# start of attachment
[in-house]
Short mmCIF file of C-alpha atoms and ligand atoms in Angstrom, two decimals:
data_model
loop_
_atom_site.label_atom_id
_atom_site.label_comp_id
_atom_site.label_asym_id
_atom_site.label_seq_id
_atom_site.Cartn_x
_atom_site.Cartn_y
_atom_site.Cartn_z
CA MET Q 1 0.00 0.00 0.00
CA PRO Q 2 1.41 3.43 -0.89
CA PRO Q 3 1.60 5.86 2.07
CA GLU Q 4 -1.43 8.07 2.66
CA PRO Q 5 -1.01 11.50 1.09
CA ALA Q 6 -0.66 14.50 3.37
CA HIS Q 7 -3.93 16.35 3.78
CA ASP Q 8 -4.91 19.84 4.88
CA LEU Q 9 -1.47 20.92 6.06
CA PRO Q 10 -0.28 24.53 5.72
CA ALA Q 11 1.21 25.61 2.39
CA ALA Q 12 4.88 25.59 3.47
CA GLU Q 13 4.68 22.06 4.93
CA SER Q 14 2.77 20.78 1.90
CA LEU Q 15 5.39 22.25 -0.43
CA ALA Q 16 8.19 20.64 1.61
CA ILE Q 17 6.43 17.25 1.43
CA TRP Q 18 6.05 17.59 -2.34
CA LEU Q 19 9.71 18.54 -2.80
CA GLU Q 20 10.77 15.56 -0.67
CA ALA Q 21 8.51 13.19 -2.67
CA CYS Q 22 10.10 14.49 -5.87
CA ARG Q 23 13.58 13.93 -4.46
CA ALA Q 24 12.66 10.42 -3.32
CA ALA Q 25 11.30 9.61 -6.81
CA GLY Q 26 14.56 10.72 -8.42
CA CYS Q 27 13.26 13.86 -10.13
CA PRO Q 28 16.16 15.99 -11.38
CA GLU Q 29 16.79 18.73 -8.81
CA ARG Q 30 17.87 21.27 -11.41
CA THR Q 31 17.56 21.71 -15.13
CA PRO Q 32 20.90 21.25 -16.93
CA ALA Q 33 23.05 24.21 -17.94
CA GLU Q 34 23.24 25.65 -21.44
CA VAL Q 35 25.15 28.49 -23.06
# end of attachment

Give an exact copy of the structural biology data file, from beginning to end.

[in-house]
Short mmCIF file of C-alpha atoms and ligand atoms in Angstrom, two decimals:
data_model
loop_
_atom_site.label_atom_id
_atom_site.label_comp_id
_atom_site.label_asym_id
_atom_site.label_seq_id
_atom_site.Cartn_x
_atom_site.Cartn_y
_atom_site.Cartn_z
CA MET Q 1 0.00 0.00 0.00
CA PRO Q 2 1.41 3.43 -0.89
CA PRO Q 3 1.60 5.86 2.07
CA GLU Q 4 -1.43 8.07 2.66
CA PRO Q 5 -1.01 11.50 1.09
CA ALA Q 6 -0.66 14.50 3.37
CA HIS Q 7 -3.93 16.35 3.78
CA ASP Q 8 -4.91 19.84 4.88
CA LEU Q 9 -1.47 20.92 6.06
CA PRO Q 10 -0.28 24.53 5.72
CA ALA Q 11 1.21 25.61 2.39
CA ALA Q 12 4.88 25.59 3.47
CA GLU Q 13 4.68 22.06 4.93
CA SER Q 14 2.77 20.78 1.90
CA LEU Q 15 5.39 22.25 -0.43
CA ALA Q 16 8.19 20.64 1.61
CA ILE Q 17 6.43 17.25 1.43
CA TRP Q 18 6.05 17.59 -2.34
CA LEU Q 19 9.71 18.54 -2.80
CA GLU Q 20 10.77 15.56 -0.67
CA ALA Q 21 8.51 13.19 -2.67
CA CYS Q 22 10.10 14.49 -5.87
CA ARG Q 23 13.58 13.93 -4.46
CA ALA Q 24 12.66 10.42 -3.32
CA ALA Q 25 11.30 9.61 -6.81
CA GLY Q 26 14.56 10.72 -8.42
CA CYS Q 27 13.26 13.86 -10.13
CA PRO Q 28 16.16 15.99 -11.38
CA GLU Q 29 16.79 18.73 -8.81
CA ARG Q 30 17.87 21.27 -11.41
CA THR Q 31 17.56 21.71 -15.13
CA PRO Q 32 20.90 21.25 -16.93
CA ALA Q 33 23.05 24.21 -17.94
CA GLU Q 34 23.24 25.65 -21.44
CA VAL Q 35 25.15 28.49 -23.06